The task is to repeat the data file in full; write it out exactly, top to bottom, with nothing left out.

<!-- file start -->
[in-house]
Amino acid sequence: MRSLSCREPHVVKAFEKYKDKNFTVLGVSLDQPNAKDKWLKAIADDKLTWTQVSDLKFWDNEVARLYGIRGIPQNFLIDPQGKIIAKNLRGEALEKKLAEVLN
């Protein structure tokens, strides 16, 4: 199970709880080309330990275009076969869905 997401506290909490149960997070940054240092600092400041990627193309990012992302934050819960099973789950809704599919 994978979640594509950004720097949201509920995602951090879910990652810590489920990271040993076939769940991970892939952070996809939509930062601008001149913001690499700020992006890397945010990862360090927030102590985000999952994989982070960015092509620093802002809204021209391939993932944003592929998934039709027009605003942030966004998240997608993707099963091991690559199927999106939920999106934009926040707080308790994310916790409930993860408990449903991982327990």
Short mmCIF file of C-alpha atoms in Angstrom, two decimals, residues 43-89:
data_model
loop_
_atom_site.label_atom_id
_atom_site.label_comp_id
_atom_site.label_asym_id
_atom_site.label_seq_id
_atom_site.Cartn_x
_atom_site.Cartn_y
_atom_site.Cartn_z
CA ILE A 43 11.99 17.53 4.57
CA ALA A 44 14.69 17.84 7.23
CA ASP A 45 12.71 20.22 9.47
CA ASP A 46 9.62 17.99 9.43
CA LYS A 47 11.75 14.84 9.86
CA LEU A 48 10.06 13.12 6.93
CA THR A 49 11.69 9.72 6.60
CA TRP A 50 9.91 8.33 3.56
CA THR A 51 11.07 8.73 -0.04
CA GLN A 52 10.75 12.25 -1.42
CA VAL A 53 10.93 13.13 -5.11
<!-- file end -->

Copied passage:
[in-house]
Amino acid sequence: MRSLSCREPHVVKAFEKYKDKNFTVLGVSLDQPNAKDKWLKAIADDKLTWTQVSDLKFWDNEVARLYGIRGIPQNFLIDPQGKIIAKNLRGEALEKKLAEVLN
């Protein structure tokens, strides 16, 4: 199970709880080309330990275009076969869905 997401506290909490149960997070940054240092600092400041990627193309990012992302934050819960099973789950809704599919 994978979640594509950004720097949201509920995602951090879910990652810590489920990271040993076939769940991970892939952070996809939509930062601008001149913001690499700020992006890397945010990862360090927030102590985000999952994989982070960015092509620093802002809204021209391939993932944003592929998934039709027009605003942030966004998240997608993707099963091991690559199927999106939920999106934009926040707080308790994310916790409930993860408990449903991982327990």
Short mmCIF file of C-alpha atoms in Angstrom, two decimals, residues 43-89:
data_model
loop_
_atom_site.label_atom_id
_atom_site.label_comp_id
_atom_site.label_asym_id
_atom_site.label_seq_id
_atom_site.Cartn_x
_atom_site.Cartn_y
_atom_site.Cartn_z
CA ILE A 43 11.99 17.53 4.57
CA ALA A 44 14.69 17.84 7.23
CA ASP A 45 12.71 20.22 9.47
CA ASP A 46 9.62 17.99 9.43
CA LYS A 47 11.75 14.84 9.86
CA LEU A 48 10.06 13.12 6.93
CA THR A 49 11.69 9.72 6.60
CA TRP A 50 9.91 8.33 3.56
CA THR A 51 11.07 8.73 -0.04
CA GLN A 52 10.75 12.25 -1.42
CA VAL A 53 10.93 13.13 -5.11